Adam Smith famously illustrated his ideas about how the division of labor created more wealth with the example of a pin factory: Workers could make many fewer pins if they worked independently than if they specialized in single aspects of a pin’s production. The more diverse the activities, the greater the complexity, and the wealthier and more developed an economy would be. More recently, endogenous growth theory has also argued this point. But calculating and charting that complexity has proved to be a very difficult thing indeed, leaving economists with little choice but to simplify.
“Economists have tended to aggregate, to just add up, flip flops with motorcycles, apples with haircuts,” says Ricardo Hausmann, head of the Center for International Development and professor of practice at Harvard Kennedy School. “We believe that with this approach, economists threw out the baby with the bathwater, because the secret of production is in the structure of production, and by aggregating you lose that. But since production is such a messy thing you need to have the tools that let it speak, and you need tools that can handle this.”
These tools have come from the field of network science, a relatively new discipline that examines relations and interconnections and has allowed the authors to create a three-dimensional view of a country’s economic landscape.
Hausmann and Cesar Hidalgo, a physicist who applies his knowledge of networks to economics, first looked at the number of products a country makes and then gradually refined their calculation of that country’s economic complexity by looking at factors such as how common its products were in the global market — T-shirts versus microprocessors, say — and how its product range compared with those of other countries making similar products. The process, which the researchers called the “method of reflections,” lifts flattened aggregates into complex pictures of a country’s economy.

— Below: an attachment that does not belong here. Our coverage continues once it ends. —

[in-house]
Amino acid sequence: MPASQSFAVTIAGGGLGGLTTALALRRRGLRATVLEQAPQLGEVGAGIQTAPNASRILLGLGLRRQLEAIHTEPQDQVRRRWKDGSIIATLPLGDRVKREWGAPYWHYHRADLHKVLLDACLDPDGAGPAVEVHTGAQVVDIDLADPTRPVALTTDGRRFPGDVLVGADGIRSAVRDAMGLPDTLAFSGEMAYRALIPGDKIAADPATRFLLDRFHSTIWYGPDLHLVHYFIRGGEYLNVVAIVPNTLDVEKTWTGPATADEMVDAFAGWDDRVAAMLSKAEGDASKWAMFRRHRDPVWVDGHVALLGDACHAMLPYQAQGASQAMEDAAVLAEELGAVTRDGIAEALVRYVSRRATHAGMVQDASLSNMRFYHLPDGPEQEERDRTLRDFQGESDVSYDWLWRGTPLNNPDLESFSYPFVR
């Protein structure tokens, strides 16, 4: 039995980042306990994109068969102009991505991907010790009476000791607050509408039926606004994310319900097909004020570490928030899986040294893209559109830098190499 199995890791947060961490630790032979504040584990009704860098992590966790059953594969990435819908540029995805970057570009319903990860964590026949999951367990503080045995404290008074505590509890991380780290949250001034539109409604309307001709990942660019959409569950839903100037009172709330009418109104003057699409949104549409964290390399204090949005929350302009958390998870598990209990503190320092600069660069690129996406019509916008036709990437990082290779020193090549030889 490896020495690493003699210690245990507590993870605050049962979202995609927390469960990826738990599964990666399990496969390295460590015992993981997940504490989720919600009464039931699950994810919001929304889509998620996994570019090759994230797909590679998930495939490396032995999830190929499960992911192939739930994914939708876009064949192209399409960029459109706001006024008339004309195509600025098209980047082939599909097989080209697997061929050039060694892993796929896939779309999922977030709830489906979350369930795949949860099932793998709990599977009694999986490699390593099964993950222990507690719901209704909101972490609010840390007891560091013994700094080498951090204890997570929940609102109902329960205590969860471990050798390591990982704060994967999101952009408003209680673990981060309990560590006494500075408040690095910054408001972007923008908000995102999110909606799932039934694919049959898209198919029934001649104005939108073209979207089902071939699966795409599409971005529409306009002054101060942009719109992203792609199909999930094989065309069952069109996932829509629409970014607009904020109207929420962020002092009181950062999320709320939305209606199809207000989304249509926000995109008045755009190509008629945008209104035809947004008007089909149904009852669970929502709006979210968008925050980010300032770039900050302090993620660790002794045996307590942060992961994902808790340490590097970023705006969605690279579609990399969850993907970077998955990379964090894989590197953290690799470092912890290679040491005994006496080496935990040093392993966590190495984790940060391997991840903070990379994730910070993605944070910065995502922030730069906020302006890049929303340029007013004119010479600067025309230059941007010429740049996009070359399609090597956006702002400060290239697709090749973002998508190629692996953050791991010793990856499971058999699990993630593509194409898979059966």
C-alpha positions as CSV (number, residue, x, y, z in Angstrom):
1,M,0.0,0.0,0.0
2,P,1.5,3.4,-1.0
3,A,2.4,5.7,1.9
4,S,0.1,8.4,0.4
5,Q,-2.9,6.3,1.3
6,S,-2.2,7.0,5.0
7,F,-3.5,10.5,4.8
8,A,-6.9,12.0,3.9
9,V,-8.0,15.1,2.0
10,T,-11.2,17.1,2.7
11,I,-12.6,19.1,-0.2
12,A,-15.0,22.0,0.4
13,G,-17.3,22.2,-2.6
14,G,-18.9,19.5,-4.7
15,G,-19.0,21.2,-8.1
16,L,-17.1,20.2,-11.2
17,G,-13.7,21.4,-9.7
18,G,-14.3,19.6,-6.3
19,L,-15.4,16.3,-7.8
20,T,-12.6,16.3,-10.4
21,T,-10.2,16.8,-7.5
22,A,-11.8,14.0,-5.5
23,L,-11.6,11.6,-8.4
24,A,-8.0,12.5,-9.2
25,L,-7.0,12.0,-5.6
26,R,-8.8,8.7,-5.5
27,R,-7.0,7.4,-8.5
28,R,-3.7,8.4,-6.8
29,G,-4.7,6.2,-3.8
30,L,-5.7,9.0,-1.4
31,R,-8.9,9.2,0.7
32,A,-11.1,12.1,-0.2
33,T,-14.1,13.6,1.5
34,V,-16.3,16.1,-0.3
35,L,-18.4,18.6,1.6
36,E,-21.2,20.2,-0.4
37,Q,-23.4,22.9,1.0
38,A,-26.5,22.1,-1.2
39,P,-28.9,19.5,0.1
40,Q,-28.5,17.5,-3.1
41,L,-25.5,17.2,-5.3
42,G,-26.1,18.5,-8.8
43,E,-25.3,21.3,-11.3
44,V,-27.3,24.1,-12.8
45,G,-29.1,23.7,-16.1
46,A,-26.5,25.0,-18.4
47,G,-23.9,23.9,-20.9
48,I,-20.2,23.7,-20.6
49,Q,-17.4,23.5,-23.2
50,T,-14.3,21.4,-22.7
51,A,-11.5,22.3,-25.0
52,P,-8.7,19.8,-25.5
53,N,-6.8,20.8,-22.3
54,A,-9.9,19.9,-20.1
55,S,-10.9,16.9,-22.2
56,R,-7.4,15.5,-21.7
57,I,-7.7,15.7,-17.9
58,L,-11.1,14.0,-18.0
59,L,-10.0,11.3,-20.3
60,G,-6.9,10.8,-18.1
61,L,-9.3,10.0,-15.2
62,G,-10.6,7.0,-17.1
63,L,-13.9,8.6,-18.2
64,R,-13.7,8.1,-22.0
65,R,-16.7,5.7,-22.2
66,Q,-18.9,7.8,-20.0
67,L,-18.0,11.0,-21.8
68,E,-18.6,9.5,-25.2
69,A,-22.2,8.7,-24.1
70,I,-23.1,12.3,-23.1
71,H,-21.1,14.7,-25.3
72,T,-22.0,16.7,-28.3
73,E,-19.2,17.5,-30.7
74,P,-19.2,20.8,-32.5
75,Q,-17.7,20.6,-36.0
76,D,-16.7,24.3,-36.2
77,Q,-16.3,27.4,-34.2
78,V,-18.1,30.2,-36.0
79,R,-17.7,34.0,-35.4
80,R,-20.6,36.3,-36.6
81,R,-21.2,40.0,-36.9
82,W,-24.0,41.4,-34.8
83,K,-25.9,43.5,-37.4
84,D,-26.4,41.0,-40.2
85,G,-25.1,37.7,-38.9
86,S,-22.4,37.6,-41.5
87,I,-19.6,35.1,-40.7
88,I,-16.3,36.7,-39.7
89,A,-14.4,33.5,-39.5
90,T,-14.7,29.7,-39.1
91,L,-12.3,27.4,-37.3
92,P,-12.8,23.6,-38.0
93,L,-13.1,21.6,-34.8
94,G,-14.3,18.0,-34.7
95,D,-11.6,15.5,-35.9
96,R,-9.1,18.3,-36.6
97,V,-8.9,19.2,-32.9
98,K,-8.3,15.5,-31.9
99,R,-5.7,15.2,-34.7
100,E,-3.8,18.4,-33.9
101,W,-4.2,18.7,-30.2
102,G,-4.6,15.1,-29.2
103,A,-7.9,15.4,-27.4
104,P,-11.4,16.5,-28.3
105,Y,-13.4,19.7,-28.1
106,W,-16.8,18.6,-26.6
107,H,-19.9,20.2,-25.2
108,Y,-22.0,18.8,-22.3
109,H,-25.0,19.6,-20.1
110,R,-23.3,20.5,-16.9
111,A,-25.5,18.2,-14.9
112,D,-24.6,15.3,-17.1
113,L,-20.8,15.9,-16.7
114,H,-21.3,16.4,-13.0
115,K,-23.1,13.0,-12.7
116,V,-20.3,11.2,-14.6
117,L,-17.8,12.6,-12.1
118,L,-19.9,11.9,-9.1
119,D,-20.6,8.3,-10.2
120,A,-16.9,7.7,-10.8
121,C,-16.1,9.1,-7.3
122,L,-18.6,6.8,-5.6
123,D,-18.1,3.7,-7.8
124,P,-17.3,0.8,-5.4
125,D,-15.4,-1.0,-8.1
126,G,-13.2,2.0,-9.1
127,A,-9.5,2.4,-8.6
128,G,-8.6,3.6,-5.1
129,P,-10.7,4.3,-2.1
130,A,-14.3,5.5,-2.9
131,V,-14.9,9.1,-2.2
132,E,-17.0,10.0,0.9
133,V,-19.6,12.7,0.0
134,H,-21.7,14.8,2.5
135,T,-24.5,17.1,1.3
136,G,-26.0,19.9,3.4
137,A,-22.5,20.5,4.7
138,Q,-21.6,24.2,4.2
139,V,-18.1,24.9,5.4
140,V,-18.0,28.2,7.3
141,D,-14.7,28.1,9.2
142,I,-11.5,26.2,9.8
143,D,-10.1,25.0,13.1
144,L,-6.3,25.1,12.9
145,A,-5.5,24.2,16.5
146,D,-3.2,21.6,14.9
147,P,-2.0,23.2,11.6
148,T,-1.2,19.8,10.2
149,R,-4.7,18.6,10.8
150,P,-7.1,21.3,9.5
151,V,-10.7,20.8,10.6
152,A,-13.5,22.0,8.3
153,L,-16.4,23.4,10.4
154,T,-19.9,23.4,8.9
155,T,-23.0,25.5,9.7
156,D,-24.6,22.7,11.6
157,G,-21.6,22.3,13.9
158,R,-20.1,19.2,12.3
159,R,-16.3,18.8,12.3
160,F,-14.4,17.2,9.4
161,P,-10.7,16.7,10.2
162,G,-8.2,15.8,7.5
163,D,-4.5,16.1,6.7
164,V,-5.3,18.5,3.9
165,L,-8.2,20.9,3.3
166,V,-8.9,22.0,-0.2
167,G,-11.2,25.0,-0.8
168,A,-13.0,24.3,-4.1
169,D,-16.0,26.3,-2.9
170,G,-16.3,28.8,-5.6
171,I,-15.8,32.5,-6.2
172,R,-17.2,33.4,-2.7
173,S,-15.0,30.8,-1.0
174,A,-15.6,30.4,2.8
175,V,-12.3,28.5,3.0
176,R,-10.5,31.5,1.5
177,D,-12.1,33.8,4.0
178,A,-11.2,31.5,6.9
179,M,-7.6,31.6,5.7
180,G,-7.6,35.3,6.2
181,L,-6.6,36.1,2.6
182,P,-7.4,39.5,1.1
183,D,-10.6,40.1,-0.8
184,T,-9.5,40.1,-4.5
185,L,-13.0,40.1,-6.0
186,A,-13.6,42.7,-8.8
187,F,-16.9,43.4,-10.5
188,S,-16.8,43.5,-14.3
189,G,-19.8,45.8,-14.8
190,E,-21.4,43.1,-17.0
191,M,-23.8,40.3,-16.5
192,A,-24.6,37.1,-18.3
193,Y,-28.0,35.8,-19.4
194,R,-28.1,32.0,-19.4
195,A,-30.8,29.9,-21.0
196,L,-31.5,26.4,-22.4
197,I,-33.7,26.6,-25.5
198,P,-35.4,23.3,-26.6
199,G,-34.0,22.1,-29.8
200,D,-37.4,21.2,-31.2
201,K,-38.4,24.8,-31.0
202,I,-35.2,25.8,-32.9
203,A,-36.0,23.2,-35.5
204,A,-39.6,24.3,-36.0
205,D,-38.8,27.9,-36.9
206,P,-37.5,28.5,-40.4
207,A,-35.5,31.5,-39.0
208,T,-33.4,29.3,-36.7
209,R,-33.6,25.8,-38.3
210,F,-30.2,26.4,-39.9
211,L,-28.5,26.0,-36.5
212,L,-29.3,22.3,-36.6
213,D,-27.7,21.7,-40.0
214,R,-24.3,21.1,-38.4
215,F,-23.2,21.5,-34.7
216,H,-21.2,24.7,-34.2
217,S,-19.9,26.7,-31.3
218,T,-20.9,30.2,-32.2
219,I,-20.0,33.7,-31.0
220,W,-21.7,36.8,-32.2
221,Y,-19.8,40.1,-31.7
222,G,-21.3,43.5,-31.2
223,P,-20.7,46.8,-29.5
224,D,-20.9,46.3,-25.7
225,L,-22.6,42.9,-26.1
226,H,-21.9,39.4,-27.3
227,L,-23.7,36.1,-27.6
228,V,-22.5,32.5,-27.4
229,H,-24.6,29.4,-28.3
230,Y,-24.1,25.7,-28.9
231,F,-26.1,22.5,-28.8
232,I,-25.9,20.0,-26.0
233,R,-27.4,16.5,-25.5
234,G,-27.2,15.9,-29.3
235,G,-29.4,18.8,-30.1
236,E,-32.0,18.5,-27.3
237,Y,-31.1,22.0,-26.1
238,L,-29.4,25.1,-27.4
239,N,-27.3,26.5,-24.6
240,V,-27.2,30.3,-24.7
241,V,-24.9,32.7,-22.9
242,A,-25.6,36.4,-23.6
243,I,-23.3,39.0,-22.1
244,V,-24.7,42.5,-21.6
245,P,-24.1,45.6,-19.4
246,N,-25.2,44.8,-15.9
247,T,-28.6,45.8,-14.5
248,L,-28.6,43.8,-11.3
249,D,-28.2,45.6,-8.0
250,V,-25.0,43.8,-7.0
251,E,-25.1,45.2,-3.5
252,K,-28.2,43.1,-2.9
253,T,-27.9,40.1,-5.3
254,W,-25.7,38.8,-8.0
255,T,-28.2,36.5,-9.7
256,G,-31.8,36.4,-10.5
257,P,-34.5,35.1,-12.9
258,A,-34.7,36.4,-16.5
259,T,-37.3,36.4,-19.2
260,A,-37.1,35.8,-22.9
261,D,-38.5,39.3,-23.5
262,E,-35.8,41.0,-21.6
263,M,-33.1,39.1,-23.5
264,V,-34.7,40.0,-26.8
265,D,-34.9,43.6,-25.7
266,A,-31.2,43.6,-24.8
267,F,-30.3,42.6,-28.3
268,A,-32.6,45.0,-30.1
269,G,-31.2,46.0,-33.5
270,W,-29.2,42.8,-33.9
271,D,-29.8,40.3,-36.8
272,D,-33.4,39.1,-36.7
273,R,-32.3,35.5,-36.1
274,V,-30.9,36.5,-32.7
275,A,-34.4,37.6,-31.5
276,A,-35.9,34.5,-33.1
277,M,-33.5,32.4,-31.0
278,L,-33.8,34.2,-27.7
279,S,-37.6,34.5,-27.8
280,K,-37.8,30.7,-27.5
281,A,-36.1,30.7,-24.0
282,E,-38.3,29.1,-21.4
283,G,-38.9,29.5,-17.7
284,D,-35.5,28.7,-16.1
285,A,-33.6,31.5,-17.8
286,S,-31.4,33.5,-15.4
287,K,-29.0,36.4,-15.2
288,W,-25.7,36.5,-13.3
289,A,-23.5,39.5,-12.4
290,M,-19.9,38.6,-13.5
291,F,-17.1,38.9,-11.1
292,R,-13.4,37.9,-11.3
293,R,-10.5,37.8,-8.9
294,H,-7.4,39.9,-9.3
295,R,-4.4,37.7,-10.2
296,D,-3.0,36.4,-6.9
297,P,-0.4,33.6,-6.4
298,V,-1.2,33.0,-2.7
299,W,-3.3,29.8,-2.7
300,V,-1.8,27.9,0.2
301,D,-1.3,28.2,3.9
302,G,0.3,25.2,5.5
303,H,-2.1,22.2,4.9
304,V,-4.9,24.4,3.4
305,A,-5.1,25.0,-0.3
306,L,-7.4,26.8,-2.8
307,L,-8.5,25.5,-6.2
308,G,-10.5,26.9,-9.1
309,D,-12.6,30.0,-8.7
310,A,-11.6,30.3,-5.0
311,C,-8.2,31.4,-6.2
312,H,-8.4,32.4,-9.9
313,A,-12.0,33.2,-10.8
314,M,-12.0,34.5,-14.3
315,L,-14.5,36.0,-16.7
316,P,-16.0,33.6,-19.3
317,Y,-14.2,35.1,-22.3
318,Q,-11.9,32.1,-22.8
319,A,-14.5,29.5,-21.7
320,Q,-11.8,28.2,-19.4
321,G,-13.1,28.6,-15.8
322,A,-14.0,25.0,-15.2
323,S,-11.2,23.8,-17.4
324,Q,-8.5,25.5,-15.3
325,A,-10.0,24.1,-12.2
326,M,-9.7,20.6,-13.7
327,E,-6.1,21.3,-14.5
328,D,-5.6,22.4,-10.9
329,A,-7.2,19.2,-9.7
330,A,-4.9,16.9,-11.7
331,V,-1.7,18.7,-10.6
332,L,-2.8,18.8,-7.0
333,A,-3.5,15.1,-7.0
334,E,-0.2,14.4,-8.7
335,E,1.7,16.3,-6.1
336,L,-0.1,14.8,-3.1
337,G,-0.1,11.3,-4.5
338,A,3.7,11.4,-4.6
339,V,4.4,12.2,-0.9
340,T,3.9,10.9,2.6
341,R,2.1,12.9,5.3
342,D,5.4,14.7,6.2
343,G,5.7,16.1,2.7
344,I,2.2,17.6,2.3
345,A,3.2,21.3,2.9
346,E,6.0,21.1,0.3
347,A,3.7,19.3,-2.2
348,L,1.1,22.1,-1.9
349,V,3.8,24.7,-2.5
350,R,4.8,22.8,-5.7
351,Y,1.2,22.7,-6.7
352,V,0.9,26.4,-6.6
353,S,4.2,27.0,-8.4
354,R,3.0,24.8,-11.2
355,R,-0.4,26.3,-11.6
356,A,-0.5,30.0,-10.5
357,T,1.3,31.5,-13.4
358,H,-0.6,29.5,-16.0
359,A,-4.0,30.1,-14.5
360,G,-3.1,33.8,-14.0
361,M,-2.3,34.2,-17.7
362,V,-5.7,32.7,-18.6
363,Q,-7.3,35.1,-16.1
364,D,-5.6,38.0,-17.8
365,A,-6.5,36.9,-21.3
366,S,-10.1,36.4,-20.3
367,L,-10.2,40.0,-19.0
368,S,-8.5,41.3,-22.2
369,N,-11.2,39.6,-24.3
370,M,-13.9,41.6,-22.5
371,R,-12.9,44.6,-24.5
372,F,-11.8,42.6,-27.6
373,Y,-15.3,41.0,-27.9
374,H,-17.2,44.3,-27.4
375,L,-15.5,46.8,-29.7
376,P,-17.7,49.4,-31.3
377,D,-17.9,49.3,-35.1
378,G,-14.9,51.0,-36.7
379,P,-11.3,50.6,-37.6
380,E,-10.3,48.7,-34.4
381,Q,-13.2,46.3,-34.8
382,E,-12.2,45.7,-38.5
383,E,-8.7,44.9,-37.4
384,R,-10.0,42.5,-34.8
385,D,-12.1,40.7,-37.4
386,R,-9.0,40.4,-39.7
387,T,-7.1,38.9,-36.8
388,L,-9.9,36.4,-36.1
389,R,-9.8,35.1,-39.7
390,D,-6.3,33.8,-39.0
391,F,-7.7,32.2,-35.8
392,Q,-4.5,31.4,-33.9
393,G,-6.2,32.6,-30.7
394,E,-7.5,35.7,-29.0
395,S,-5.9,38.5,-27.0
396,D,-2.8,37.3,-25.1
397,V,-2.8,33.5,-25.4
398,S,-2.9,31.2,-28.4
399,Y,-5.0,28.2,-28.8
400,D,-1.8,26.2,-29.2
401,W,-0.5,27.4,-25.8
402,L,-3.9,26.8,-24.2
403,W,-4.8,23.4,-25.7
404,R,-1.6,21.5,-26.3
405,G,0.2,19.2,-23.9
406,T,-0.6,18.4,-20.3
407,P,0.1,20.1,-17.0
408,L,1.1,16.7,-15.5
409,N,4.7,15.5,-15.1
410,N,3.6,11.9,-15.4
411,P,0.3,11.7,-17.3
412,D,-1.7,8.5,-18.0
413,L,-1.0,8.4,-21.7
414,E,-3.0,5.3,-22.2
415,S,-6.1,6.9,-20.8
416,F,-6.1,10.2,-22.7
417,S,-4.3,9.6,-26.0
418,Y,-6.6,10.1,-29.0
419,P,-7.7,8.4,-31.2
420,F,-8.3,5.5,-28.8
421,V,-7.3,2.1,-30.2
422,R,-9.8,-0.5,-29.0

On the simplest measure, for example, Singapore and Pakistan, which make roughly the same number of products, appear similar. But as their relative complexity is explored the countries diverge dramatically: Singapore uses far more capabilities and makes more unique products than Pakistan does.
“Seen from this angle, development is about the accumulation of more complex sets of capabilities and finding paths that create incentives for those capabilities to be accumulated and used,” Hausmann says.
Hausmann and Hidalgo also found that their measurements of a country’s complexity correlated strongly with its per capita income. Moreover, as they looked through 20 years’ worth of data (1985–2005) they found that if a country’s income was below what its complexity suggested it should be in 1985, it caught up in the following two decades.
Mapping a country’s economic structure — what the authors described in an earlier paper as the “product space”— is also predictive of future exports. Understanding which products and capabilities a country possesses makes it possible to see in which direction that country might most productively develop.
These insights have already been put to use in countries across Latin America, Africa, Asia, the Caribbean, and Europe, Hausmann says, although he cautions that it is still too soon to measure the results.
“It sounds on the one hand rather abstract, but on the other it’s super-practical, because it allows a description of economies that was not possible before,” Hausmann says. “This is important information for the private sector in terms of reimagining the possible future. It’s also useful for governments to try to figure out what is preventing that future and what they could do to eliminate the obstacles on the road ahead.” - by Robert O'Neill